Finding some social space

For a couple of years in the late 1970s, I was part of a small group that travelled around the Irish Midlands every so often to take part in what was then a popular phenomenon: the whist drive. Whist, as I hope at least some readers will know, is a team card game., and a ‘whist drive’ is an event at which teams compete for a prize. To be honest, I don’t really know how widespread whist drives were at that time, but they were in fashion in Counties Westmeath and Offaly (which is as far as we got) back then; and if I say so myself, I was rather a good player.

But what I remember most from those days is not the game but the occasion. The players were an extraordinary social mix, from all sections of society, and in addition to the game there was a lot of conversation over refreshments. And in many respects I found that social side of the events even more interesting than the playing.

I had forgotten about this until a passer-by in the town where we currently are asked today whether there was a ‘bingo hall’ anywhere in the vicinity. I confess I have only ever played bingo once or twice, and I have no idea whether there is any such thing as an operational bingo hall here. Somehow I doubt it, because the era for such diversions seems to be over. And that made me remember the whist drives.

Of course there is entertainment of much greater sophistication available today, a good bit of it heavily technological. But not much of it takes place in spaces where people gather and socialise. And even when people manifestly want to gather – as can be seen with many young people – we don’t offer them the space in which to do it; and then we wonder why they annex a space that suits them and from which they create apprehension in others. Moving them on from that is not the answer – we need to give them the infrastructure for social interaction.

We cannot turn the clock back: it is unlikely that are going to return to whist drives and bingo. But we need to find the modern equivalent, and the locations for it. We already know and have the online virtual locations, but I believe we also need the physical ones. Now that our recently acquired wealth is coming under threat, it is time to re-discover a sense of community.

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4 Comments on “Finding some social space”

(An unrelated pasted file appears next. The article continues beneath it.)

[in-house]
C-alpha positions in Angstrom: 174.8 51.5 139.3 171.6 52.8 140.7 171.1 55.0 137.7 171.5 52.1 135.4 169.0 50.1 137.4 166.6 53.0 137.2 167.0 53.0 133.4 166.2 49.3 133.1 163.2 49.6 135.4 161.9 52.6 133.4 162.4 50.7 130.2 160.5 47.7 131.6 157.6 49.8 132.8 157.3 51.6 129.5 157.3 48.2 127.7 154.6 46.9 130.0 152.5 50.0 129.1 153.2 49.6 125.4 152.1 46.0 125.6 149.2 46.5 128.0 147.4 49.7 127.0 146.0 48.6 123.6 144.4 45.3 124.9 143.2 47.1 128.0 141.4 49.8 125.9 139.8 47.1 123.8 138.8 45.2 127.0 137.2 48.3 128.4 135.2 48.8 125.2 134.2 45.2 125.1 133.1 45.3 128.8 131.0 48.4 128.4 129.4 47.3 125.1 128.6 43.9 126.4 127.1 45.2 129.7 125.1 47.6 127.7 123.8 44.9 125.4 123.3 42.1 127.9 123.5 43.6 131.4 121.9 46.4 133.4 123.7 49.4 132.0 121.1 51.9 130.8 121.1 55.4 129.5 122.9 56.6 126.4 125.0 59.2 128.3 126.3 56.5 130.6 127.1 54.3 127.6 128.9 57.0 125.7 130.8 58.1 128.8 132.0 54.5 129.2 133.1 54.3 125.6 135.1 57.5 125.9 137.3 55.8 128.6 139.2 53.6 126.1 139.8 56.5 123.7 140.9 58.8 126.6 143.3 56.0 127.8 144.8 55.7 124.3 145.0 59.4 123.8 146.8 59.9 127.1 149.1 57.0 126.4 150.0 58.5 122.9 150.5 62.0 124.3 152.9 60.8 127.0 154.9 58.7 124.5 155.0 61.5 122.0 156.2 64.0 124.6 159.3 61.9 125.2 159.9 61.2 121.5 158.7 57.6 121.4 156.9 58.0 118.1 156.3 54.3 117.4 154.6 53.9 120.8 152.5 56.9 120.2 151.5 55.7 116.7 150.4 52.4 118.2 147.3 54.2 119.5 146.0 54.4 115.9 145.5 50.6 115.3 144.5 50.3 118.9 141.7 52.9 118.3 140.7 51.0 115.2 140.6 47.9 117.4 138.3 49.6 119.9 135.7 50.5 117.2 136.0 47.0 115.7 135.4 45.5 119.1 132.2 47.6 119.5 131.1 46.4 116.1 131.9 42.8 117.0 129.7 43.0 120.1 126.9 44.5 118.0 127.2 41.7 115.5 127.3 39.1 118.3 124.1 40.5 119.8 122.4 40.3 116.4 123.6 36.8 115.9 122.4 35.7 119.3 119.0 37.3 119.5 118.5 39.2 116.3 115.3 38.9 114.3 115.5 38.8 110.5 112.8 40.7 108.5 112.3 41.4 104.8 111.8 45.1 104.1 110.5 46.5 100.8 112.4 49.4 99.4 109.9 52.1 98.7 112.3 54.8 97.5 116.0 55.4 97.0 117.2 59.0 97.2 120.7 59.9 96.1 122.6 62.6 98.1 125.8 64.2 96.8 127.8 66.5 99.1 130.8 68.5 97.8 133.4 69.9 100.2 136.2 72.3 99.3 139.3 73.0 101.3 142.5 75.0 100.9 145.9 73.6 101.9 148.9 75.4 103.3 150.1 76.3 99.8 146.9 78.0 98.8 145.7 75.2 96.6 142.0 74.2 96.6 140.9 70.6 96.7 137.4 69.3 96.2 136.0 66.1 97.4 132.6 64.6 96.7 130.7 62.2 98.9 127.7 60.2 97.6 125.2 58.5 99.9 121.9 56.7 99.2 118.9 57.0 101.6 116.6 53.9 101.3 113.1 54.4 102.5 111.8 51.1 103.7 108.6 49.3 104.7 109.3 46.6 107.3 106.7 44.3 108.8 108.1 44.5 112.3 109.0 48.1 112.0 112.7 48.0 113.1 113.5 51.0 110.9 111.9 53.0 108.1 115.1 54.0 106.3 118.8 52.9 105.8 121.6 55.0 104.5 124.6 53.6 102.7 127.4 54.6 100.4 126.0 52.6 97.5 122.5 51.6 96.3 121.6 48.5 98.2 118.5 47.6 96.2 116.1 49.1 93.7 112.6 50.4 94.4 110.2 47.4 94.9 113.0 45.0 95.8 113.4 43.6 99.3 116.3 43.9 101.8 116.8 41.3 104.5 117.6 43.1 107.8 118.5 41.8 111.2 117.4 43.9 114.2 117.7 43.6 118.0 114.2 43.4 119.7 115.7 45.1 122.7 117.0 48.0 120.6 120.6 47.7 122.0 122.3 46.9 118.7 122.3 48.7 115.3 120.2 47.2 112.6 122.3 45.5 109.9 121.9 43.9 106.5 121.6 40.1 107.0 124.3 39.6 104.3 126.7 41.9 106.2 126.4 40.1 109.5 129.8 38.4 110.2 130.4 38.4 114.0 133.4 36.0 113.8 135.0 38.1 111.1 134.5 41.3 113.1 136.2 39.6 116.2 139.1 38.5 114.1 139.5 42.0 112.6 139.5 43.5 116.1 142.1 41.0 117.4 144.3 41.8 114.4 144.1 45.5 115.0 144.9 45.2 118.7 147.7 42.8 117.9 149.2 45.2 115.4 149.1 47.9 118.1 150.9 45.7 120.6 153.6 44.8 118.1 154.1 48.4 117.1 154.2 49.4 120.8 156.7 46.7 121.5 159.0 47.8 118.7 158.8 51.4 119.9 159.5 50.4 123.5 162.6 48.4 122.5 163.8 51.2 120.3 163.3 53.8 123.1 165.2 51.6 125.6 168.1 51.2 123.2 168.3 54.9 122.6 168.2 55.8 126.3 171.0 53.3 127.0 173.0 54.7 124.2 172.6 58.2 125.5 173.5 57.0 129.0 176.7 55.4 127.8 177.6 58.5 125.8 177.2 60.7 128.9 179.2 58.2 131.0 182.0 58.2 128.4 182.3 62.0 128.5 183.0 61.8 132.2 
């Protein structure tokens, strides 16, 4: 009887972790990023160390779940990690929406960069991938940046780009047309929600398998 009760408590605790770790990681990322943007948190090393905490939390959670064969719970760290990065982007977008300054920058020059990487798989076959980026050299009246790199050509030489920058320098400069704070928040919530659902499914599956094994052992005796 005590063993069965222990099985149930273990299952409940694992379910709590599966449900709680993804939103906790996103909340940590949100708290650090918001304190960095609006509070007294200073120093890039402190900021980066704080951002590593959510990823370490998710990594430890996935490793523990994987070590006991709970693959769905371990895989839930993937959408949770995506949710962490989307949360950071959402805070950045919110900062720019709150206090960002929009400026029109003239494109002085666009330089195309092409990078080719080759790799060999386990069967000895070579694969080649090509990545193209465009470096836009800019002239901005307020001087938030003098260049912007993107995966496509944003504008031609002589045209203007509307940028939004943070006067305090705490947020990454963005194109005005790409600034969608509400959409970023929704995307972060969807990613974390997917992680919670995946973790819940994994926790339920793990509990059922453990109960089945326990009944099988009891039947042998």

1. cian Says:

    There’s actually an operational bingo hall halfway down the Collin’s Avenue, in the Grand, although it’s clientele are mostly elderly.

  2. Vincent Says:

    Bloody shark. It was people like you that killed it stone dead. There is something similar with the table quiz. But there questions like the name of aunty Marys Kerry cow with the cross eye goes some way to halt their gallop or at least places a handicap to the wandering Mensa freak. There is an advert on Ch4 which explains.
    But No, in most places 25 for Turkey & Ham is the game of choice. I’ve played that game in a Pub on the high street in Galway. And Whist has been overtaken by Bridge. Mind you the Parish Lotto has killed the reason for the Drives and the Bingo, as Whist was where the cardplayers from either side of the tracks could come together.

  3. BBJ Says:

    I was hit by a great whiff of nostalgia to read those evocative words “whist drive”.
    My late much-loved maternal grandmother was an aficianado of these events. It was said of her that she would play cards on your coffin.
    When whist drives in Belfast were largely killed off by bingo in the late 1950s and early 1960s, she would go to play the latter but without any real enthusiasm. There was no skill involved nor was there much “craic”.


  4. […] This chap placed an observative post today on Finding some social space University BlogHere’s a quick excerpt3 Comments on “Finding some social space”. cian Says: July 5, 2009 at 9:16 am. There’s actually an operational bingo hall halfway down the Collin’s Avenue, in the Grand, although it’s clientele are mostly elderly. … […]


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